So many of us often wonder, what is the right temperature to serve my red or white wines?
If you ask someone, what temperature do I serve my red wine? They may often tell you, “Room-temperature” The answer is not so simple, and here is why.
Red wines and white wines are very different in their own temperaments and environments.
A Light-bodied Red prefers to be lightly chilled around 55 degrees. For example, a Beaujolais. In case you’re asking yourself, what is a Beaujolais? It’s a dry red French wine that is generally made from the Gamay grape. This wine is low in tannins with high amounts of acidity.
A Medium to a full-bodied Red prefers room temperatures from 59-64 degrees. This is the common misconception as most of our homes' room temperatures are not kept between 59-64 degrees. For example, a Cabernet Sauvignon. The Cabernet Sauvignon is a beautiful deep ruby red wine that is high in tannins with high alcohol content ranging 13.5% to sometimes over 15%.
Sweet wines prefer to be well chilled from 43-45 degrees. For example, a Sauternes. This is a beautiful pale gold French white wine with notes of Nectarine, apricots, lemons, and honeysuckle. It’s a full-bodied sweet wine. A little more history for you. Sauternes and Sauterne are one and the same. Sauternes is referenced in Bordeaux while Sauterne is referenced in California.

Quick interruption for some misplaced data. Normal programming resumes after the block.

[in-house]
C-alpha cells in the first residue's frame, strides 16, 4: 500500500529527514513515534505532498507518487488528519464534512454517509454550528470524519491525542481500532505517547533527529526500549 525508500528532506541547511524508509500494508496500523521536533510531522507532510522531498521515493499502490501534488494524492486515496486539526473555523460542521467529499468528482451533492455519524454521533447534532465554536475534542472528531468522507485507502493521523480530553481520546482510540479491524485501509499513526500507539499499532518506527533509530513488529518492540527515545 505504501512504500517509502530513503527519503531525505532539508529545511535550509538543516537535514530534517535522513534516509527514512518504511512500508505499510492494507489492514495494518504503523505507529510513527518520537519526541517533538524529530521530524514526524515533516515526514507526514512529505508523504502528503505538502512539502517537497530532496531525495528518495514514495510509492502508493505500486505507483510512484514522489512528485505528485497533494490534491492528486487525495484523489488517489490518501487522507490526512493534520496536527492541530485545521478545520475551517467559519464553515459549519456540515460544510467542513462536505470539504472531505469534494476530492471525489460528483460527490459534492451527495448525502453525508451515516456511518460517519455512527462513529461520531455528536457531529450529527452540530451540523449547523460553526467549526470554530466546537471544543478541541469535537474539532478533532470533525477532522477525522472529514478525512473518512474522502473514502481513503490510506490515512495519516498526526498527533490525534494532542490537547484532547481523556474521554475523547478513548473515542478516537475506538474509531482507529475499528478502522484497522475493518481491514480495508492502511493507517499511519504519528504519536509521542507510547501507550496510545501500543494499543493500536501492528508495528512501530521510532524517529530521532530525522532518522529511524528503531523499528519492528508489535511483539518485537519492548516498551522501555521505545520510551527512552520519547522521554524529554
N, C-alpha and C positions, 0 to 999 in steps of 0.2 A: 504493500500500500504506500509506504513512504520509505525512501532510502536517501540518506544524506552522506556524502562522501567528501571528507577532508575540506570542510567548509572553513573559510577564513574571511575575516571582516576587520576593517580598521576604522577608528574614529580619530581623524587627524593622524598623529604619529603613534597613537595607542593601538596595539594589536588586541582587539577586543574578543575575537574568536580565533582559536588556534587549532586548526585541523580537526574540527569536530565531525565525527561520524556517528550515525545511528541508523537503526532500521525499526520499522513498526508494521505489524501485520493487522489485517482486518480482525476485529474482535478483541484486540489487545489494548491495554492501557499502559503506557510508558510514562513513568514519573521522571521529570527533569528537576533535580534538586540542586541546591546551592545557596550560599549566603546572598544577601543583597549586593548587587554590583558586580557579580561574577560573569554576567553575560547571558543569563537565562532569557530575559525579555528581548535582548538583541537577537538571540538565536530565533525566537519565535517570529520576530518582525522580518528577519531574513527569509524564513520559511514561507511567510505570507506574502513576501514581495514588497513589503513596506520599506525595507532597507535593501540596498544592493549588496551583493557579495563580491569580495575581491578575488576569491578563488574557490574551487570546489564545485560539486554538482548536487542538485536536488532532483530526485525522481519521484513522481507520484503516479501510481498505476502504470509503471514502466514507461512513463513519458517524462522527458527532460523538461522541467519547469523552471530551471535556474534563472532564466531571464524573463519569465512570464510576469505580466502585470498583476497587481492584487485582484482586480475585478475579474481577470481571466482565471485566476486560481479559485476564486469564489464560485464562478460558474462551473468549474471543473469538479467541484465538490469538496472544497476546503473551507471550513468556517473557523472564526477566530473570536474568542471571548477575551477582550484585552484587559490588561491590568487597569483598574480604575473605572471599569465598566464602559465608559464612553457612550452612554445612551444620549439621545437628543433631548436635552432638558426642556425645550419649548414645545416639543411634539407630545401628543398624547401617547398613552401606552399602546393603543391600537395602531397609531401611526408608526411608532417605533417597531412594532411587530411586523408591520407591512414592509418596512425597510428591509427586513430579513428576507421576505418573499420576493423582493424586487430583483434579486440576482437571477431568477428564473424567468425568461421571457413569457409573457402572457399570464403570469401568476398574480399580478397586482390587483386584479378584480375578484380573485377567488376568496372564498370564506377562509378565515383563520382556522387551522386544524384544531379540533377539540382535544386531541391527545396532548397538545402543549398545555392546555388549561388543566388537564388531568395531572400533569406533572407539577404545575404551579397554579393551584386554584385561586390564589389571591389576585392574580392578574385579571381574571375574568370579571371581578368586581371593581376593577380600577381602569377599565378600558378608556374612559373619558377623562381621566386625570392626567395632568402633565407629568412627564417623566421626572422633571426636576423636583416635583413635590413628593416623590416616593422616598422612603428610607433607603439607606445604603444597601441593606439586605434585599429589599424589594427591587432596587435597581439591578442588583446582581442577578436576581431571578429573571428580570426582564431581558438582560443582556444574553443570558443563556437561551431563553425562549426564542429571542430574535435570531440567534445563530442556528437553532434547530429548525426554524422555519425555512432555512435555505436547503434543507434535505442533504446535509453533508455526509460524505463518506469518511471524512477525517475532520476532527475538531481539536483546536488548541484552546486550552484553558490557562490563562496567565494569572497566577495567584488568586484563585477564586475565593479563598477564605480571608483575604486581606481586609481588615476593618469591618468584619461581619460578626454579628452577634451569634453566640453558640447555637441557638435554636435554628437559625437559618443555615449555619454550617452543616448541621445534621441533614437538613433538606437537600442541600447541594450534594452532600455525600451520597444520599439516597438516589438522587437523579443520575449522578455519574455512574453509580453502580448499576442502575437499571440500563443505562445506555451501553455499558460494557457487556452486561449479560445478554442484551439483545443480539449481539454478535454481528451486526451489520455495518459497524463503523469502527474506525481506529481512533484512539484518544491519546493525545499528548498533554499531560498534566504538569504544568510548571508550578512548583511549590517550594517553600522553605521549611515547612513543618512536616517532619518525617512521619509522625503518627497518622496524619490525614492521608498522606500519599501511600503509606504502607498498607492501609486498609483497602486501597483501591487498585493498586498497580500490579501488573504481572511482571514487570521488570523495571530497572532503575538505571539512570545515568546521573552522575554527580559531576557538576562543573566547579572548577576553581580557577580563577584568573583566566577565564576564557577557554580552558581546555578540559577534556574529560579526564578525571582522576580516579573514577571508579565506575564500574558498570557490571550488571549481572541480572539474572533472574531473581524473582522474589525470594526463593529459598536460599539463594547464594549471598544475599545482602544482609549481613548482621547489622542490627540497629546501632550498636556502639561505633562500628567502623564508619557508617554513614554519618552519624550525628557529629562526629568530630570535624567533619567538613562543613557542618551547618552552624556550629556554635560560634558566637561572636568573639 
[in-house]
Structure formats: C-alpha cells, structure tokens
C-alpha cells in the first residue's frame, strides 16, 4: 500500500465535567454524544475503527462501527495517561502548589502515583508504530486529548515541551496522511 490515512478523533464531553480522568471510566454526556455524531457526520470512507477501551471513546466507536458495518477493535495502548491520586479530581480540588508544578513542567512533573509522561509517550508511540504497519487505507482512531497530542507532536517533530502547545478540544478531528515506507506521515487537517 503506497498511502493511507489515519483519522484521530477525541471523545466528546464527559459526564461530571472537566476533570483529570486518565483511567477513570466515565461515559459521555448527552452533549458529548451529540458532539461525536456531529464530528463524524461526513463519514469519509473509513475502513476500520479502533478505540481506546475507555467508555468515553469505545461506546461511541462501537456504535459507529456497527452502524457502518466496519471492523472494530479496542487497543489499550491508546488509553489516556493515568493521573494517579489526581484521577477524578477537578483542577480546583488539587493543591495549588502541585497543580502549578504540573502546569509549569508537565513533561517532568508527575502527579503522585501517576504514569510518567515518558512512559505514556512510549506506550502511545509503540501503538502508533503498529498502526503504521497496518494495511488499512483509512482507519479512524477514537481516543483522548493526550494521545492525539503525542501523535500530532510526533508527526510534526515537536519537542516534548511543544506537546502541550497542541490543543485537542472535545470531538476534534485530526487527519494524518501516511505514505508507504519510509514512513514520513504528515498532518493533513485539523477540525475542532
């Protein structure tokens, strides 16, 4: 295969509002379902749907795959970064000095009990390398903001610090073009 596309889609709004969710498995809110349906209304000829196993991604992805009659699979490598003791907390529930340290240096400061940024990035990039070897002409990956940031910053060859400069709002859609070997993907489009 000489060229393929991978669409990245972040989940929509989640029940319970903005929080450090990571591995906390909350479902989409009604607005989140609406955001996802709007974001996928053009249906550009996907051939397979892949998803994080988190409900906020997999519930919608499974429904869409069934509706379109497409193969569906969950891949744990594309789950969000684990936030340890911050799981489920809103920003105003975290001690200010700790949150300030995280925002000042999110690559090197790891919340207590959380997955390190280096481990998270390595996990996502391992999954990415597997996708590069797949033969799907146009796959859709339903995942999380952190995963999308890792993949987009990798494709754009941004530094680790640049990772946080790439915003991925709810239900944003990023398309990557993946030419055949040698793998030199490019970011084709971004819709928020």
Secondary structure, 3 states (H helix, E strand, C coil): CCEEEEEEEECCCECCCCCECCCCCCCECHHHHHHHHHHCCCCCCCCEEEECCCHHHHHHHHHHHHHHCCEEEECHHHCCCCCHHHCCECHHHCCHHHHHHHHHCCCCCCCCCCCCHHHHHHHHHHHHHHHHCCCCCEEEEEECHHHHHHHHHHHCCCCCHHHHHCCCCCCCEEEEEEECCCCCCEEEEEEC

Sparkling wines prefer to be well chilled from 43-45 degrees. For example, Cava. Cava is a sparkling wine from Spain. It’s Spain’s most popular sparkling wine and is absolutely delicious! Some of my favorite Sparkling wines are from Mumm located in Napa, CA.
Champagnes loves to be chilled and served at 45 degrees. The grapes that are widely used to make Champagne are Pinot Noir, Pinot Meunier, and Chardonnay.
For example, Veuve Clicquot. This Champagne house was founded in 1772 by Philippe Clicquot. During the Napoleonic Wars, Madame Clicquot made strides in establishing her wine in royal courts throughout Europe. She created the first known vintage Champagne in 1810. As of 1986 Louis Vuitton purchased the company. Non-vintage champagne has aged a minimum of 15 months while Vintage champagne is aged for a minimum of 3 years. The smaller the bubble, the higher quality.
A Light to medium-bodied white wine or a Rose’ prefers 45-50 degrees. For example, a Rose or a Pinot Grigio/Pinot Gris. While Pinot Grigio and Pinot Gris are the same, they often carry different names on your waiter’s wine list. Pinot Grigio is Italian and the name has been adopted California. Pinot Gris is French, and the name has been adopted by Oregon.
A full-bodied white wine prefers to be lightly chilled from 50-55 degrees. For example, a Chardonnay. This green-skinned grape variety originated in the Burgundy region of eastern France. In a cool climate this wine is lean, crisp, and high in acidity. In a medium climate this wine has notes of Honey and tropical fruits. It is one of the most widely planted grape varieties worldwide.
Time to uncork, sip, and savor!
Shannon (Lulu's Wine Gal)